The second hypothesis each group should make concerns the effect of contact area on the friction measured. Students will probably suggest that, "The more surface area in contact, the more friction we will measure." Their reasoning will most likely be along the lines of, "The more surface area in contact, the more tiny bumps there are to get in each other's way between the two surfaces." Or, if they are familiar with the notion of friction due to molecular attraction, they might also argue that, "The more surface area that is in contact, the more places that exist for molecules of the two surfaces to be attracted to each other."

At this point, you need not discuss their hypotheses or their reasoning. However, do check to see that the explanations they give for their hypotheses are reasonably complete.

Once groups have formulated their hypotheses and explained their reasoning (in writing), let them know that they will be able to test their hypotheses using the same basic method they used in the previous lesson.

Lesson Background and Concepts for Teachers

The effects of weight and contact area on friction are complicated because there are two major mechanisms of friction at work. The classical view of friction is that it is caused solely by surface irregularities, called "asperities", and that weight correlates directly with the amount of friction that occurs. For a single object moving across a single surface, when additional weight is added to the object, the frictional force measured is in direct proportion to its total weight. A graph of the friction measured versus the total weight will produce a reasonably straight line such as the one drawn from student data shown below . This will be true for both static and kinetic friction, although the line for static friction should be a little steeper than the line for kinetic friction.

A graph plots friction force (g) versus total weight (g). Two best fit lines, one for static friction and one for kinetic friction, start low and rise as they go to the right.
Friction between a coffee mug and a formica countertop.
Copyright © Mary Hebrank, Duke University

The slope of the line corresponds to the coefficient of friction for the two particular surfaces involved. In physics and engineering, the coefficient of friction is denoted by the Greek letter mu (μ), followed by either the subscript s or k. Thus, μs and μk represent the coefficients for static and kinetic friction, respectively. The force F needed to overcome friction and set a body of weight W in motion on a flat surface is given by F = μsW. Likewise, once the body is in motion, the force needed to keep it in motion is F = μkW.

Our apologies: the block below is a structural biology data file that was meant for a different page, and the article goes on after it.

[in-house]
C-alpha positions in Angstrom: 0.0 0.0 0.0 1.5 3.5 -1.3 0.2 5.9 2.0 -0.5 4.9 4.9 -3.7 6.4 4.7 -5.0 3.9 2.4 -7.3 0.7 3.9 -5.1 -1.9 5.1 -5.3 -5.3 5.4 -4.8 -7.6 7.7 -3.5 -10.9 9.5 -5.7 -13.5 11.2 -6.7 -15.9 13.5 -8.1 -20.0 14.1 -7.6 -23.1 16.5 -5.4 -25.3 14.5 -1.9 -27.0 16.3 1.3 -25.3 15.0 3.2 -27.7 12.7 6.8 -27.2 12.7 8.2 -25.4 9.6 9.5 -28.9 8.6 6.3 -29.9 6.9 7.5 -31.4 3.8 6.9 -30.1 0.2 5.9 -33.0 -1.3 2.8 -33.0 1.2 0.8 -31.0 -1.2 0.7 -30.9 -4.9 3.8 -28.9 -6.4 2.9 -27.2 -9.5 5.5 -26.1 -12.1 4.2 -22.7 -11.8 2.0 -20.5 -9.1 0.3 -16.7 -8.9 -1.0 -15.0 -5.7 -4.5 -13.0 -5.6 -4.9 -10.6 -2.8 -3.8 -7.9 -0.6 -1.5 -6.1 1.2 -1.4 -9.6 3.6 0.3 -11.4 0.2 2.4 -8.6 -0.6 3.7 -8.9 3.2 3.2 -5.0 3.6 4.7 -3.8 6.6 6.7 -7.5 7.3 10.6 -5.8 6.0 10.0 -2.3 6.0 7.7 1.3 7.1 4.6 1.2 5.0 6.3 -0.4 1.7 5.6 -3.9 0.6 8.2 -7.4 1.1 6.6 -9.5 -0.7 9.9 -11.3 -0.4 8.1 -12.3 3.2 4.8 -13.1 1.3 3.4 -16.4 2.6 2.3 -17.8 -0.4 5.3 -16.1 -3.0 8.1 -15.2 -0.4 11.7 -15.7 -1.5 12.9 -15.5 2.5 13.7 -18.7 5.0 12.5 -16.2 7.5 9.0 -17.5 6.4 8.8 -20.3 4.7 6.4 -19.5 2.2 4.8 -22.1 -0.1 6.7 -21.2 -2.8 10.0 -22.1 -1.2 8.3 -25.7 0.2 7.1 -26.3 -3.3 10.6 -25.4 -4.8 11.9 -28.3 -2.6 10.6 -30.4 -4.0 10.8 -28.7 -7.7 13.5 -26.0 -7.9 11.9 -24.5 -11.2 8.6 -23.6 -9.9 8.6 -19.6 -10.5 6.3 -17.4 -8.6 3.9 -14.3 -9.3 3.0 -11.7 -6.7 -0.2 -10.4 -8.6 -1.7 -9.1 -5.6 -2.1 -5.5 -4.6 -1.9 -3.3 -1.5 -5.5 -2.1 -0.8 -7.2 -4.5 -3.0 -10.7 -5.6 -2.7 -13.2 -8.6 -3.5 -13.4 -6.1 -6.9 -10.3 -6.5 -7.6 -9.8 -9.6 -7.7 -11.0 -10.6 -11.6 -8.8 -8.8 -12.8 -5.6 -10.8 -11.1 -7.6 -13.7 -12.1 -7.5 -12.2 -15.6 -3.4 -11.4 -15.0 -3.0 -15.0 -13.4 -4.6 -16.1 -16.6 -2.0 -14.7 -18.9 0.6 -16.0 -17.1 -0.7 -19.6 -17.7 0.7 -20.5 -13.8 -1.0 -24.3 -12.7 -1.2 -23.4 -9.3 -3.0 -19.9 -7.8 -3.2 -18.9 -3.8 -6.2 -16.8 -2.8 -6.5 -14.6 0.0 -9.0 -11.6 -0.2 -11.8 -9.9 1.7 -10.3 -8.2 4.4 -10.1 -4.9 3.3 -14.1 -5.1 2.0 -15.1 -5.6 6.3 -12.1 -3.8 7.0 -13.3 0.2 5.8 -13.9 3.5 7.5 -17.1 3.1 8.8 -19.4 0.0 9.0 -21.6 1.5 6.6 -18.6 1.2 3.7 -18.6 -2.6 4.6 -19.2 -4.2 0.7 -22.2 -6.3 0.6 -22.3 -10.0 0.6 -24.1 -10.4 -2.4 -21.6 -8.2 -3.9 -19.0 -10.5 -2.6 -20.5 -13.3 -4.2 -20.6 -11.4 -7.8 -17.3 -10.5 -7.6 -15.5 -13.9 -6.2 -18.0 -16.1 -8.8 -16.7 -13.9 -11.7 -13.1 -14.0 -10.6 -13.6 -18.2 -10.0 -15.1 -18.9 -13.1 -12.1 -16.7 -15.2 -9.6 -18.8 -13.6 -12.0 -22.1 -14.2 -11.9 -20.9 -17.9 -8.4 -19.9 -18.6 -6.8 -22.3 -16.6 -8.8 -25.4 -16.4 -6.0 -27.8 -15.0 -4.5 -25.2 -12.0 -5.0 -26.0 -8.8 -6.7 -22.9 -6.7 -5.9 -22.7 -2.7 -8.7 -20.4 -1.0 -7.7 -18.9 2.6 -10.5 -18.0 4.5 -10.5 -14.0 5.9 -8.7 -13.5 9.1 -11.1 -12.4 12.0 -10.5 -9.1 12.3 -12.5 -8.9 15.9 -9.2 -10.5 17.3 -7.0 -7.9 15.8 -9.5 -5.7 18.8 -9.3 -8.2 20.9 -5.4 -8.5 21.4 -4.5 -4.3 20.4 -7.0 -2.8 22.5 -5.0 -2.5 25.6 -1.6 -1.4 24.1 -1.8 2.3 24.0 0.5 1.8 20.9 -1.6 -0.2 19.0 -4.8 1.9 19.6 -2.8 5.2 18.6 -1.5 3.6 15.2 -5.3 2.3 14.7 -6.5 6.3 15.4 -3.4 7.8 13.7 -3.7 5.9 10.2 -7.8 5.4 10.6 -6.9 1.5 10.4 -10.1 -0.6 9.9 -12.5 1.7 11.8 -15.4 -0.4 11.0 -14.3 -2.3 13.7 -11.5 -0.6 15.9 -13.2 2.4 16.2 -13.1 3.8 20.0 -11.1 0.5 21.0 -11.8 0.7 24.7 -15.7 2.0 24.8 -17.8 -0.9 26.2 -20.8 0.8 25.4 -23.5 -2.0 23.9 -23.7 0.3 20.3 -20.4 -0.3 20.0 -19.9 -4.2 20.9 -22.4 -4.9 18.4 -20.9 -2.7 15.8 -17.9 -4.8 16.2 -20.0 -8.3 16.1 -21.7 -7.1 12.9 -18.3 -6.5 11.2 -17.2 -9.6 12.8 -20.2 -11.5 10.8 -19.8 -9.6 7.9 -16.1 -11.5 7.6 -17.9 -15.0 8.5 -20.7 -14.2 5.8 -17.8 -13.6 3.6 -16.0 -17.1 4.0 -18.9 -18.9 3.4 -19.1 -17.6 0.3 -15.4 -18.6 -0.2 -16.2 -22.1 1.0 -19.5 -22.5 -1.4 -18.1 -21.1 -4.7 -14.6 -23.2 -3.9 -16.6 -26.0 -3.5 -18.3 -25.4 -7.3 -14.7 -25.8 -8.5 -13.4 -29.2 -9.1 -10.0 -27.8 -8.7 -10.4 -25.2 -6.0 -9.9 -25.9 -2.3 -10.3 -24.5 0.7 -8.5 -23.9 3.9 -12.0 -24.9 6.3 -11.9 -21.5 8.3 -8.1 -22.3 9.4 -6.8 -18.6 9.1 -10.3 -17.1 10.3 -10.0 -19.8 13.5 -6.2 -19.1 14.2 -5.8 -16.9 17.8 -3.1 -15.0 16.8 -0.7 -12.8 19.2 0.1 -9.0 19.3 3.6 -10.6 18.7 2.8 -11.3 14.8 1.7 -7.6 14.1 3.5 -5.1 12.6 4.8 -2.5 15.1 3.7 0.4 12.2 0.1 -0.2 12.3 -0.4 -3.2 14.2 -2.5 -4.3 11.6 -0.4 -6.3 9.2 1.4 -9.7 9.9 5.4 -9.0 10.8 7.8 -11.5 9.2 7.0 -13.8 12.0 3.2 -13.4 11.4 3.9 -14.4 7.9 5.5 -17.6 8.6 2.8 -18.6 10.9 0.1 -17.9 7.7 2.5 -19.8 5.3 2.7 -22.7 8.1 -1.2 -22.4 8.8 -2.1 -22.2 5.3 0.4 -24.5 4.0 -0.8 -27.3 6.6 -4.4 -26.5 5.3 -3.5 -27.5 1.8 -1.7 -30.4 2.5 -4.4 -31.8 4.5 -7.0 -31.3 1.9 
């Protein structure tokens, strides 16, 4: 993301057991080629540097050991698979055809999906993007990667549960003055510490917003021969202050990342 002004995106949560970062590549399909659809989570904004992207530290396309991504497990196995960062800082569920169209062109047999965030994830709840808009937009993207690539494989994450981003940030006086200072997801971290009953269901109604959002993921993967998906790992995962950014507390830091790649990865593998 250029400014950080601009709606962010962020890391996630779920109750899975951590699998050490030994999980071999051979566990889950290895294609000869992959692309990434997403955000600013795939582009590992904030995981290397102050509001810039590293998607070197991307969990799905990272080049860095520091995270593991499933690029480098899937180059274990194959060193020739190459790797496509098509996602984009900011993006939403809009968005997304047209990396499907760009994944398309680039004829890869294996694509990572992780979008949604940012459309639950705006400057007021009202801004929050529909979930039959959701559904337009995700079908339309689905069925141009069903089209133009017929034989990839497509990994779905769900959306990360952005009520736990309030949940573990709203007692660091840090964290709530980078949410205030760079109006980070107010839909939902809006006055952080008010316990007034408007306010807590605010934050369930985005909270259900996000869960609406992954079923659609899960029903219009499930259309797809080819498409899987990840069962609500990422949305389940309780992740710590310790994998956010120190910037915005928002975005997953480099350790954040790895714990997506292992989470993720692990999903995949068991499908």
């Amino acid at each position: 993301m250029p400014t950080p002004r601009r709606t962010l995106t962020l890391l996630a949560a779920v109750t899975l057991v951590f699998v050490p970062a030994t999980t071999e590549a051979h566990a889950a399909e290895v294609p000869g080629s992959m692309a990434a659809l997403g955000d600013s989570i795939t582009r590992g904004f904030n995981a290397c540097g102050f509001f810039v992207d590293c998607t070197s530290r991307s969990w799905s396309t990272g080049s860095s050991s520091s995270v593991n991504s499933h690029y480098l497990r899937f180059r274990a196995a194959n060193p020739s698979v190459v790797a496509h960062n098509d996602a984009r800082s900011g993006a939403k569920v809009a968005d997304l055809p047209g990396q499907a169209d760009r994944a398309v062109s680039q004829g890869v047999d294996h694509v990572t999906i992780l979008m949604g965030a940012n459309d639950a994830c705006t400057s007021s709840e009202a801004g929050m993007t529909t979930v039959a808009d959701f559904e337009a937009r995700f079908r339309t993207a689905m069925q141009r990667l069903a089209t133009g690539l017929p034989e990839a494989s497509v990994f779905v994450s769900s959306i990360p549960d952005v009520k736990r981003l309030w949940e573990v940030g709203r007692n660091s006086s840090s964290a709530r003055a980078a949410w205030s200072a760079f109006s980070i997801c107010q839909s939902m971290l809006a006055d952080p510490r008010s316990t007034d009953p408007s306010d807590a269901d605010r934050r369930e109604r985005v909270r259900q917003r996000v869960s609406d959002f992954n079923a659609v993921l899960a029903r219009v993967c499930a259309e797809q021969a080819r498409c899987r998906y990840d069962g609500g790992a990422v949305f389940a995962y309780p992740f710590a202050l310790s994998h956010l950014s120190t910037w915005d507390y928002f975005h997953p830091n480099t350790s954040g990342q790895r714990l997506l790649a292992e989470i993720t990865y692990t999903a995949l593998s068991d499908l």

Every pair of surfaces has a unique, empirically obtained set of coefficients. For example, dry steel on dry steel has a static coefficient of about 0.6 and a kinetic coefficient of 0.4. When oil or grease is added, the coefficients drop to about 0.1 and 0.05, respectively. These coefficients were obtained by measuring the force needed to move an object made of steel resting on a flat steel surface, and then dividing that force by the weight of the steel object. In other words, the equation given above was rearranged to give μ = F/W.

The table below lists some examples of coefficients of friction. Since it is mainly engineers who use these values, most coefficients found in reference materials are related to machinery and automotive applications.

A two-column, nine-row table lists some examples of coefficients of friction. For example: rubber tires on dry concrete = 1.02 (kinetic), and wood on brick = 0.6 (static).
some examples of coefficients of friction.
Copyright © 2000 Mary Hebrank, Duke Center for Inquiry-Based Learning http://www.biology.duke.edu/cibl/exercises/factors_affecting_friction.htm